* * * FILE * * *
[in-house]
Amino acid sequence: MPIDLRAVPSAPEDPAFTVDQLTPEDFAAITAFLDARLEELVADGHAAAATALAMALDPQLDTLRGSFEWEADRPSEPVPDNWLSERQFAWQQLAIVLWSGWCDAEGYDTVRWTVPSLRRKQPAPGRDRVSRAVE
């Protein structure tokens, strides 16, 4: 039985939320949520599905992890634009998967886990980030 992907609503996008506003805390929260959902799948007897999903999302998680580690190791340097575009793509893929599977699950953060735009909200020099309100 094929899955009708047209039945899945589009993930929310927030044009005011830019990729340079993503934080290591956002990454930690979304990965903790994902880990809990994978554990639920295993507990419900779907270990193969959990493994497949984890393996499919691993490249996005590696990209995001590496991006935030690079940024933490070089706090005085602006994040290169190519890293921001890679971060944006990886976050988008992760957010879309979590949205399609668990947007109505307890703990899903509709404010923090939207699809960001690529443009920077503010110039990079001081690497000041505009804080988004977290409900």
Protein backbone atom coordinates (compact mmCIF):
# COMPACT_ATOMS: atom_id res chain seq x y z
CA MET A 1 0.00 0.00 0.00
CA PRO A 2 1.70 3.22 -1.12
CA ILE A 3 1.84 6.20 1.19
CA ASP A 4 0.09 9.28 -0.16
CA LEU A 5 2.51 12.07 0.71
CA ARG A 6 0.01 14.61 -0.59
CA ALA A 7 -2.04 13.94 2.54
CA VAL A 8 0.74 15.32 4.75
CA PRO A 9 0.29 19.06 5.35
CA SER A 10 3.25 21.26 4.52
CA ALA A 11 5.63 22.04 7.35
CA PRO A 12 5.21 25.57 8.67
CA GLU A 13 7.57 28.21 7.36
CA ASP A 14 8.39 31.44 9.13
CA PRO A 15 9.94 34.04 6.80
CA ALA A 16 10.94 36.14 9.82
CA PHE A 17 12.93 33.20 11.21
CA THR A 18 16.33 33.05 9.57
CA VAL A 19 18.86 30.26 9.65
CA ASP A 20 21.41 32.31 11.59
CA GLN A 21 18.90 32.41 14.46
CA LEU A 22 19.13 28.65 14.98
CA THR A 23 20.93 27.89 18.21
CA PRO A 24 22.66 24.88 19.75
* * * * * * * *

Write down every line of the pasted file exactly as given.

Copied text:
[in-house]
Amino acid sequence: MPIDLRAVPSAPEDPAFTVDQLTPEDFAAITAFLDARLEELVADGHAAAATALAMALDPQLDTLRGSFEWEADRPSEPVPDNWLSERQFAWQQLAIVLWSGWCDAEGYDTVRWTVPSLRRKQPAPGRDRVSRAVE
């Protein structure tokens, strides 16, 4: 039985939320949520599905992890634009998967886990980030 992907609503996008506003805390929260959902799948007897999903999302998680580690190791340097575009793509893929599977699950953060735009909200020099309100 094929899955009708047209039945899945589009993930929310927030044009005011830019990729340079993503934080290591956002990454930690979304990965903790994902880990809990994978554990639920295993507990419900779907270990193969959990493994497949984890393996499919691993490249996005590696990209995001590496991006935030690079940024933490070089706090005085602006994040290169190519890293921001890679971060944006990886976050988008992760957010879309979590949205399609668990947007109505307890703990899903509709404010923090939207699809960001690529443009920077503010110039990079001081690497000041505009804080988004977290409900």
Protein backbone atom coordinates (compact mmCIF):
# COMPACT_ATOMS: atom_id res chain seq x y z
CA MET A 1 0.00 0.00 0.00
CA PRO A 2 1.70 3.22 -1.12
CA ILE A 3 1.84 6.20 1.19
CA ASP A 4 0.09 9.28 -0.16
CA LEU A 5 2.51 12.07 0.71
CA ARG A 6 0.01 14.61 -0.59
CA ALA A 7 -2.04 13.94 2.54
CA VAL A 8 0.74 15.32 4.75
CA PRO A 9 0.29 19.06 5.35
CA SER A 10 3.25 21.26 4.52
CA ALA A 11 5.63 22.04 7.35
CA PRO A 12 5.21 25.57 8.67
CA GLU A 13 7.57 28.21 7.36
CA ASP A 14 8.39 31.44 9.13
CA PRO A 15 9.94 34.04 6.80
CA ALA A 16 10.94 36.14 9.82
CA PHE A 17 12.93 33.20 11.21
CA THR A 18 16.33 33.05 9.57
CA VAL A 19 18.86 30.26 9.65
CA ASP A 20 21.41 32.31 11.59
CA GLN A 21 18.90 32.41 14.46
CA LEU A 22 19.13 28.65 14.98
CA THR A 23 20.93 27.89 18.21
CA PRO A 24 22.66 24.88 19.75